Obstacles to re-open the country
Hurdles to Business As Usual – Hurdles to Life as Usual – Living with COVID!
Obstacles to re-open the country
As we come to the 2-month mark of lockdown, its effect on the populous is becoming apparent. The extreme restrictions have had a significant impact on people’s physical health, mental health, and general livelihood, and many people are itching for life to get back to normal. Many countries including New Zealand, Germany, Italy, and Spain have seen the first peak of COVID infections pass, and some have already begun reopening parts of their economy. This has led to concerns from public health officials that relaxing the lockdown too early and too liberally will lead to a rapid increase in infection rates. Indeed, Germany has already seen an increase in R0 above 1 (one infected person will infect more than one person, causing the disease to propagate).
Trying to work out how to reopen a country without causing another spike in COVID deaths is probably the biggest issue faced by public health officials across the world. And trying to convey clear instructions to the public is an issue some countries are currently struggling with. In the next few blogs we will look at the issues faced, what has worked and what needs improvement, and what we as the public can do to keep ourselves safe.
THE MASKS WE WEAR
We have discussed masks at the start of the pandemic, and we have discussed masks as the pandemic has progressed. Why are we bringing it up again?
Masks have been a heated point of contention, but their role in public health has matured over the past few weeks. At the beginning of the pandemic, masks were a rare commodity, with DIY stores running dry of masks, stories of people stealing masks from clinical environments, and very confusing advice on whether the public should wear masks in public.
At that time the WHO had recommended only infected patients and those working with infected people wear masks, to save on the precious PPE for medical professionals. N95 respirators are seen as the gold standard in protective equipment, and hospitals are still struggling to provide staff with enough respirators, let alone the public. Concerns have also been raised on whether using masks will provide a false sense of security, especially if they stop washing hands or touch the infected parts of the masks.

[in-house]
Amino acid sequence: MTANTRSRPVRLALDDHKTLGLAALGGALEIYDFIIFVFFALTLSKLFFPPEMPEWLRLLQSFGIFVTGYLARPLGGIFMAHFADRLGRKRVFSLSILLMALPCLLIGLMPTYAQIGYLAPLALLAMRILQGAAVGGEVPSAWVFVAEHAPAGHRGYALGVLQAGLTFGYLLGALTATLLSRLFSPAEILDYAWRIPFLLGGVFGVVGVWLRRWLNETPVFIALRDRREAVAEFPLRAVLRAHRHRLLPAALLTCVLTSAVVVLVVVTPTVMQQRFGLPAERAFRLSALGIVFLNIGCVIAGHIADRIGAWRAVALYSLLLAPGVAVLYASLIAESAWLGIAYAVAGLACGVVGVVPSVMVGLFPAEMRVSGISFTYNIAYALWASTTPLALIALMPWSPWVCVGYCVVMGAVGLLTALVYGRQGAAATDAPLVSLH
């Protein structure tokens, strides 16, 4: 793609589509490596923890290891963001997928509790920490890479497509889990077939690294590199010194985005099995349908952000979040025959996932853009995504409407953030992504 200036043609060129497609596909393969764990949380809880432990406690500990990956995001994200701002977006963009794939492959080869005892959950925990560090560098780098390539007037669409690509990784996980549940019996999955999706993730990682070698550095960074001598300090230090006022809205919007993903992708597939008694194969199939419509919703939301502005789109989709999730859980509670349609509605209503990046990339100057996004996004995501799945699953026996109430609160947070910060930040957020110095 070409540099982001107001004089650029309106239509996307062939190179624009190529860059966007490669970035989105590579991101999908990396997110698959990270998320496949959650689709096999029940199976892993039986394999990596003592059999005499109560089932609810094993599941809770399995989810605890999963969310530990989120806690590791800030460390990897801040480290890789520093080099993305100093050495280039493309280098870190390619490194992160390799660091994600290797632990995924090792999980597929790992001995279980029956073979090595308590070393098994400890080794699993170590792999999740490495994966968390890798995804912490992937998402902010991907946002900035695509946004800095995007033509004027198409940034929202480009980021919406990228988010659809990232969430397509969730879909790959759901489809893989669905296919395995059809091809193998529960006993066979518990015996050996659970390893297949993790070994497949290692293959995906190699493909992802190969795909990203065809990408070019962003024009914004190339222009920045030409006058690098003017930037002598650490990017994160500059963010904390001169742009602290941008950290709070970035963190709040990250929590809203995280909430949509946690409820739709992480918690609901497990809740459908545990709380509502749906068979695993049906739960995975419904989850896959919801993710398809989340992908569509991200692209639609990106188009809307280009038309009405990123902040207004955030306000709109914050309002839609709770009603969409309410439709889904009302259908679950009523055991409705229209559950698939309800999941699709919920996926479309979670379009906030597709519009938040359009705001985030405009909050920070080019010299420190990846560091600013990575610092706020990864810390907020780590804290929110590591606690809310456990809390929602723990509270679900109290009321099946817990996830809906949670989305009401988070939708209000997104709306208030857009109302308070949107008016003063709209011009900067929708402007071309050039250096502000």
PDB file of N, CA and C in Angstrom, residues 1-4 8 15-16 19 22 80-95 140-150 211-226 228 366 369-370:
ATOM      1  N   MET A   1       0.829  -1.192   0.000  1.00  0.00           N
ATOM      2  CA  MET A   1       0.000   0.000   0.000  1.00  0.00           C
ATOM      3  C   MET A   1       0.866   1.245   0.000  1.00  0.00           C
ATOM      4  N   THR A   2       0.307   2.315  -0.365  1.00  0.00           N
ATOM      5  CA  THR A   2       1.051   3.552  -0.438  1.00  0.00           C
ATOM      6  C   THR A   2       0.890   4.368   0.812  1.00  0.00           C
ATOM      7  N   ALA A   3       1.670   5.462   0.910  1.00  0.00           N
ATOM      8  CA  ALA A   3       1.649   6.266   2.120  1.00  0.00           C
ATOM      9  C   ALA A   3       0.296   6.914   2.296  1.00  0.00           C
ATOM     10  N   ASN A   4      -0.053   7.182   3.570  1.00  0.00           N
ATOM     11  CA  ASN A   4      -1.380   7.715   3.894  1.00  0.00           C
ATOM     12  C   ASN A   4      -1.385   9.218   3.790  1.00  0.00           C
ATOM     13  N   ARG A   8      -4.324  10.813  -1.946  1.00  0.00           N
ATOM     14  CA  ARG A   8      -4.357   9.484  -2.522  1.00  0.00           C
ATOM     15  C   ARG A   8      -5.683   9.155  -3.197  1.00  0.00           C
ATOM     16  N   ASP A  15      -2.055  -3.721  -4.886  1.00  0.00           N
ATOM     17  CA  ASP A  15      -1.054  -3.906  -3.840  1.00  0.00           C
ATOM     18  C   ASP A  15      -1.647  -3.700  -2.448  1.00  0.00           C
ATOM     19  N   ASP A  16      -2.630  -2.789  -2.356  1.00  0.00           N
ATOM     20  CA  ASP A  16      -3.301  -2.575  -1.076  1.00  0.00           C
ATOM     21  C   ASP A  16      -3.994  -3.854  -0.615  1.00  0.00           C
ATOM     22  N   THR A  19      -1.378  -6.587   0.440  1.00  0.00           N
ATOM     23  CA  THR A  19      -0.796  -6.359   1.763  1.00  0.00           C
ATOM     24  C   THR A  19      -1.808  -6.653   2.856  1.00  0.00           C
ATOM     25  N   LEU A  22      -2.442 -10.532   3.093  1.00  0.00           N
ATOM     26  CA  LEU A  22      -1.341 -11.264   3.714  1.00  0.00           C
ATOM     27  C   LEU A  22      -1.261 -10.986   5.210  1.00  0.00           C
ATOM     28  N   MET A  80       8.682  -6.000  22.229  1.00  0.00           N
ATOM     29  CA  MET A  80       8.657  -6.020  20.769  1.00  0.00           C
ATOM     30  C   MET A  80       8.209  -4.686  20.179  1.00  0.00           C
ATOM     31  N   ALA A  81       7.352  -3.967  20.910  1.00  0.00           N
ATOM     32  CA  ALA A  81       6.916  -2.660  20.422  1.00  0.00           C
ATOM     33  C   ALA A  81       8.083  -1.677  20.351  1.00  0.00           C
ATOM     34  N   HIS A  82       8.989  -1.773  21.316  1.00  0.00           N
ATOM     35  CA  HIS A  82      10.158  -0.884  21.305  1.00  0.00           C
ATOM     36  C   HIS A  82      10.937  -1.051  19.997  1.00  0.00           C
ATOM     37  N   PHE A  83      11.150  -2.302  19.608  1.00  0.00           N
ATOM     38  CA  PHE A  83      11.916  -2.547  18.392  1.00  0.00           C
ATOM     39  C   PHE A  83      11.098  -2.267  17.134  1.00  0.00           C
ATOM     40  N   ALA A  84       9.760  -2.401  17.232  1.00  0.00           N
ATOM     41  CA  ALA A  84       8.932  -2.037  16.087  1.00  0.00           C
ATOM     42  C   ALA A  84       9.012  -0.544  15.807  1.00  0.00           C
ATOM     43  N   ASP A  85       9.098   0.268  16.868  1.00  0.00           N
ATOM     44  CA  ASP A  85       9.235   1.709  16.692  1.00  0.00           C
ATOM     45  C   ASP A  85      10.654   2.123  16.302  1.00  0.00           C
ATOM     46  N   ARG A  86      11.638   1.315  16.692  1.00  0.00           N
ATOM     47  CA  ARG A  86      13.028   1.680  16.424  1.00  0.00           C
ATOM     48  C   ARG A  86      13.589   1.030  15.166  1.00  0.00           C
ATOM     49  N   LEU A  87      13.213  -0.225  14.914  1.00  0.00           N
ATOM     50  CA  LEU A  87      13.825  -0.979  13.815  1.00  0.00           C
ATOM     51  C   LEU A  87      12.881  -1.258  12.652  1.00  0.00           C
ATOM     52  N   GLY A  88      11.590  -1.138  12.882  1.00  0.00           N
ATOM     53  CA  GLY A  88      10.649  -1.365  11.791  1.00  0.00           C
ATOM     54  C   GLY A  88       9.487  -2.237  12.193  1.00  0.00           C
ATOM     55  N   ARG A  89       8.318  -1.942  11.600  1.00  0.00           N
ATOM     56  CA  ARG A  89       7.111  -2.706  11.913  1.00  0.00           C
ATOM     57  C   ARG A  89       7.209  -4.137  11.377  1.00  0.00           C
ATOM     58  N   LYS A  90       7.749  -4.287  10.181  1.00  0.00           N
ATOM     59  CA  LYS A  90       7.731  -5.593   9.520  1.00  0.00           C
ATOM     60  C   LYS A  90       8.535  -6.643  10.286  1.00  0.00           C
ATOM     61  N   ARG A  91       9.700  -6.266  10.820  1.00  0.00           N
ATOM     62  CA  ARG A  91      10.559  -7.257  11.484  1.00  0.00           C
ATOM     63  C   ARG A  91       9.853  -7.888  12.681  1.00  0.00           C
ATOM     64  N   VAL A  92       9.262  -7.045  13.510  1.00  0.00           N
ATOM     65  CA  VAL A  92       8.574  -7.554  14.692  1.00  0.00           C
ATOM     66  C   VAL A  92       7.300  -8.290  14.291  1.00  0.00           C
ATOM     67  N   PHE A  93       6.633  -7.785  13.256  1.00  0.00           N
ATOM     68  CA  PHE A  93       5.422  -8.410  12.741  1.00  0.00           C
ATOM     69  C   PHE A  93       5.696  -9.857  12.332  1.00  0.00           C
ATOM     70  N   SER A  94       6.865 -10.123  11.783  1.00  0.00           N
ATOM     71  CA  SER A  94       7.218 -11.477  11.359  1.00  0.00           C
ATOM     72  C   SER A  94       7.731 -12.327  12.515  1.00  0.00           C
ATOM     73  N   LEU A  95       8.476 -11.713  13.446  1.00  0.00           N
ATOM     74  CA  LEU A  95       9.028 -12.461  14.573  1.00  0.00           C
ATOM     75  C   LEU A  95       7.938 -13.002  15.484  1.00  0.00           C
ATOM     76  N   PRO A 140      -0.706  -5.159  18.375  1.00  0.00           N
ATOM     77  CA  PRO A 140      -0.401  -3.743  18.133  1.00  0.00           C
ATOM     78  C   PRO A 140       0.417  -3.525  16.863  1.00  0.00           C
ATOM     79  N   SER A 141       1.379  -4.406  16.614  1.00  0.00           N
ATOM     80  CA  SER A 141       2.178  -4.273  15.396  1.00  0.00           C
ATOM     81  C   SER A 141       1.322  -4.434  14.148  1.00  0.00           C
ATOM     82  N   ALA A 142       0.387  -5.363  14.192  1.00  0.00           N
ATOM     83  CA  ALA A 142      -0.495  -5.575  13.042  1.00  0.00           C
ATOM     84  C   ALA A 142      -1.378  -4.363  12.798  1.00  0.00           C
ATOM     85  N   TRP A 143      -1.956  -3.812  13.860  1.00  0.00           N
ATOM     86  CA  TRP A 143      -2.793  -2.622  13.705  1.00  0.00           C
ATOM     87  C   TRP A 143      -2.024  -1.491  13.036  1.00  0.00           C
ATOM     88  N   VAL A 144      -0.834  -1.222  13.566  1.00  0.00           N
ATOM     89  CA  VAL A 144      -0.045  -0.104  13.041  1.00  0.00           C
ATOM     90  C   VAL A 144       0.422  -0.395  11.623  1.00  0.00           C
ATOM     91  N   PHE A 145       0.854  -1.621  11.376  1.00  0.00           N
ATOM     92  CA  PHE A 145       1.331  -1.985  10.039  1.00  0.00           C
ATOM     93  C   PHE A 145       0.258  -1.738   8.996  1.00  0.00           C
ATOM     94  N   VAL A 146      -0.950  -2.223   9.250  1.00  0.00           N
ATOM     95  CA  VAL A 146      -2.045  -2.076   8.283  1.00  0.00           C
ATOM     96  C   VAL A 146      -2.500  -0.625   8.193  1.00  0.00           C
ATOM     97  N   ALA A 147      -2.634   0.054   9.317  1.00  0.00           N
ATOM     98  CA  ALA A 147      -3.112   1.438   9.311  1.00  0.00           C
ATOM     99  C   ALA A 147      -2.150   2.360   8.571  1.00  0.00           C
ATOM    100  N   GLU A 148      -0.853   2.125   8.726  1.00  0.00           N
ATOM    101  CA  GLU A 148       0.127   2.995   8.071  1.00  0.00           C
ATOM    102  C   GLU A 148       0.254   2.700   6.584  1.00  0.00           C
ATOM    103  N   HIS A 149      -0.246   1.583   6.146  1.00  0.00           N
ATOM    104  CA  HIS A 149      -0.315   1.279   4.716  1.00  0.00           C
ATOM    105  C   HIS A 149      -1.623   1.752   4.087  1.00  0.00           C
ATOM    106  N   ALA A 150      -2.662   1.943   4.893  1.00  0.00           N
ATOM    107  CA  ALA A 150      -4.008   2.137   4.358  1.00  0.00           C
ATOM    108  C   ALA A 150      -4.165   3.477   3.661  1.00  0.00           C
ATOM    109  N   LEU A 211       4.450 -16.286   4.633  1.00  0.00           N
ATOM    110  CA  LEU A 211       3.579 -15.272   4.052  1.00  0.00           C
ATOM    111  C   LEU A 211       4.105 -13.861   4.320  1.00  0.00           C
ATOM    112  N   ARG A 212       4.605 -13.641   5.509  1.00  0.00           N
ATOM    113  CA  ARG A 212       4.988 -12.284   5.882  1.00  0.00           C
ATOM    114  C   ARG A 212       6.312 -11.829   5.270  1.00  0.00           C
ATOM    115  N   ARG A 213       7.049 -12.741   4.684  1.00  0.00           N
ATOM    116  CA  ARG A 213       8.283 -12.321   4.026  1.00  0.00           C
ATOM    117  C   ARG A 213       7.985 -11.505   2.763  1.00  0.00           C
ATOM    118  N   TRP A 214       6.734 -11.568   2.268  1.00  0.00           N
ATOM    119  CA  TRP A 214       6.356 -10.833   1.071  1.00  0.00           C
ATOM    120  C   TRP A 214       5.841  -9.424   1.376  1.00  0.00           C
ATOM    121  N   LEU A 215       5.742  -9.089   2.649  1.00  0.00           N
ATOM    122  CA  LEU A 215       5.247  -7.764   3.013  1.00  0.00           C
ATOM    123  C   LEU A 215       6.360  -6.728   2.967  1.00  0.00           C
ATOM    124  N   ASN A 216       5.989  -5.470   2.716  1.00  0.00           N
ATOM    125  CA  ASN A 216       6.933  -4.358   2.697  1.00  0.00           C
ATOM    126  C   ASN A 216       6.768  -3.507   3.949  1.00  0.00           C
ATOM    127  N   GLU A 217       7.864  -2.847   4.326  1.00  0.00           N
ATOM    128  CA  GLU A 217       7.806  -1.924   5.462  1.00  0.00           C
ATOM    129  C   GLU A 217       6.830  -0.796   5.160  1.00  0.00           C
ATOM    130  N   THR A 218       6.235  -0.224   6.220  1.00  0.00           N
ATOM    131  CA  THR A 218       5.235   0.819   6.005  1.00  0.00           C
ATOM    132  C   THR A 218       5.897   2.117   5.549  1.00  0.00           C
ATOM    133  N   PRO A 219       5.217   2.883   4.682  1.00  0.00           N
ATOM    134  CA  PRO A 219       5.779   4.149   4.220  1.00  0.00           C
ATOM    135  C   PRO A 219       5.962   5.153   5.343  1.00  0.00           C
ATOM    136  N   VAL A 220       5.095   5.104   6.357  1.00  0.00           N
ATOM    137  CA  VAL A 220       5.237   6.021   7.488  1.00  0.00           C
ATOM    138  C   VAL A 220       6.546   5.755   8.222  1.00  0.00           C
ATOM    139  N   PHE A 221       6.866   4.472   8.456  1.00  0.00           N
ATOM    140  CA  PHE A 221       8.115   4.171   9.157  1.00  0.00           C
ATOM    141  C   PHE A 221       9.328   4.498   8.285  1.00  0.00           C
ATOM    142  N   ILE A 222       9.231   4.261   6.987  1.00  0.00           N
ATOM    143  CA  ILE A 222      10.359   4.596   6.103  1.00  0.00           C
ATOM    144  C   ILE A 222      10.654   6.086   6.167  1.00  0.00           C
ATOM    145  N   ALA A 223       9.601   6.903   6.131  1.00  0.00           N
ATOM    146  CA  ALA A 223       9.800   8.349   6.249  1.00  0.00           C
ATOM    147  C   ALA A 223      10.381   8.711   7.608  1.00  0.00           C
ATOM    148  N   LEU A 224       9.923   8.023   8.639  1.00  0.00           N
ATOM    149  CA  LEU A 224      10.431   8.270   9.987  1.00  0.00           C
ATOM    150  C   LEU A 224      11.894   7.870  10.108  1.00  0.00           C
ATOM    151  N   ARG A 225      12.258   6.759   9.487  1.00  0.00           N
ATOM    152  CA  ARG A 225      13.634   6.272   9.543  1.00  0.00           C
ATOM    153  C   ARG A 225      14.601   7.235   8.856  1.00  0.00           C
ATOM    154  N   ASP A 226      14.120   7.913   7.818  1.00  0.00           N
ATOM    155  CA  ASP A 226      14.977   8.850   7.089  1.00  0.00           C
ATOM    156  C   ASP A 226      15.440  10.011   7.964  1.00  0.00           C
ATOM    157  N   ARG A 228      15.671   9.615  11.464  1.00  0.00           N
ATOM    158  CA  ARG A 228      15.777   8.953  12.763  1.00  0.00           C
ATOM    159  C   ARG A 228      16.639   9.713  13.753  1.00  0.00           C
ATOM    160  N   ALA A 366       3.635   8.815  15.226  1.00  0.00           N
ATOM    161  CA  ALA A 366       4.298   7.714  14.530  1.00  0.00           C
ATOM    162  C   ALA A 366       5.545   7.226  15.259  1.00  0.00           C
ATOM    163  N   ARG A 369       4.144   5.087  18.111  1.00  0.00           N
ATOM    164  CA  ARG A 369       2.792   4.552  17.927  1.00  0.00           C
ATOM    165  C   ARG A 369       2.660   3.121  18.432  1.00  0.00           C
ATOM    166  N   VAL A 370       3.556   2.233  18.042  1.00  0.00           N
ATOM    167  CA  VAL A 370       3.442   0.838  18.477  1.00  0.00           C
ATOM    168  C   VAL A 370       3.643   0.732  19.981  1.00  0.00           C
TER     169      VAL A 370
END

But now we are past the first COVID peak, and advice on masks has changed. People should wear a mask if they are in public. Germany has implemented this advice, as has Austria for its public markets. In the US many stores are requesting public wear masks before entry. Rather than surgical masks or respirators, the use of homemade or purchased cotton masks has been encouraged.
LET’S LOOK AT WHY
Surgical masks and respirators aim to protect the user from inhaling microscopic aerosolized COVID particles. Cotton masks do not function this way. Instead, they prevent the wearer from spreading COVID by catching much larger droplets that is coughed/sneezed or generally breathed out.
The majority of people with COVID-19 are able to spread the infection to others up to 3 days before they show symptoms. Indeed as many as 50% of infections seem to occur from pre-symptomatic individuals. During this time they produce the greatest amount of viral particles, and these particles can stay in the air for several hours. Someone with asymptomatic COVID walking around in public or in a shop could infect lots of people.
So wearing a mask, even if you are not symptomatic or around infected patients helps prevent the spread of the infection. We know already just how infective COVID-19 is, so any measures that reduces infection even a little will end up reducing spread drastically on a population level. It has been compared to seatbelts – one person might not feel the benefits, but they save thousands of lives across the country on a yearly basis.
IS THERE ANY EVIDENCE?
In our blogs, we often talk about the importance of evidence. We look at the quality of evidence, how different types of research gives good and bad evidence, and why we should always give evidence-based advice.
So is there any evidence supporting masks? We have evidence that cloth masks can stop 99% of droplets that are coughed up, and whilst it doesn’t block aerosols or actual viral particles it still has a significant impact on transmission. We also have strong evidence from high infectivity in choir groups and at call centers that the majority of transmission is via the air, rather than from surfaces.
But what about the highest level of evidence? Comparing people who do or don’t wear masks is not a study that can be easily performed or one that has been performed adequately. But why should you wait? There is minimal to no risk associated with wearing a cloth mask, it offers some protection to you and a lot of protection to the public. In these cases, we should take a precautionary approach.
We don’t have any high-quality evidence looking at hand washing or physical distancing. But precautionary measures enforced have helped reduce infectivity. The same applies to masks. The best we can offer is an Australian study looking at mask use during influenza. They found observational data suggest that transmission of viral respiratory infection was significantly reduced during the SARS epidemic with the use of face masks as well as other infection control measures” and “in an adjusted analysis of compliant subjects, masks as a group had protective efficacy in excess of 80% against clinical influenza-like illness.”. In compliant users, masks were highly efficacious.
So that’s our advice. If you're going to go out in public, wear a mask.
If you don’t have a mask, you can order one online. Or be adventurous. Make one out of an old T-shirt or sock. Here are some ways to make one without needing to sew.
Dr Rajan Choudhary, UK, Chief Product Officer, Second Medic Inc
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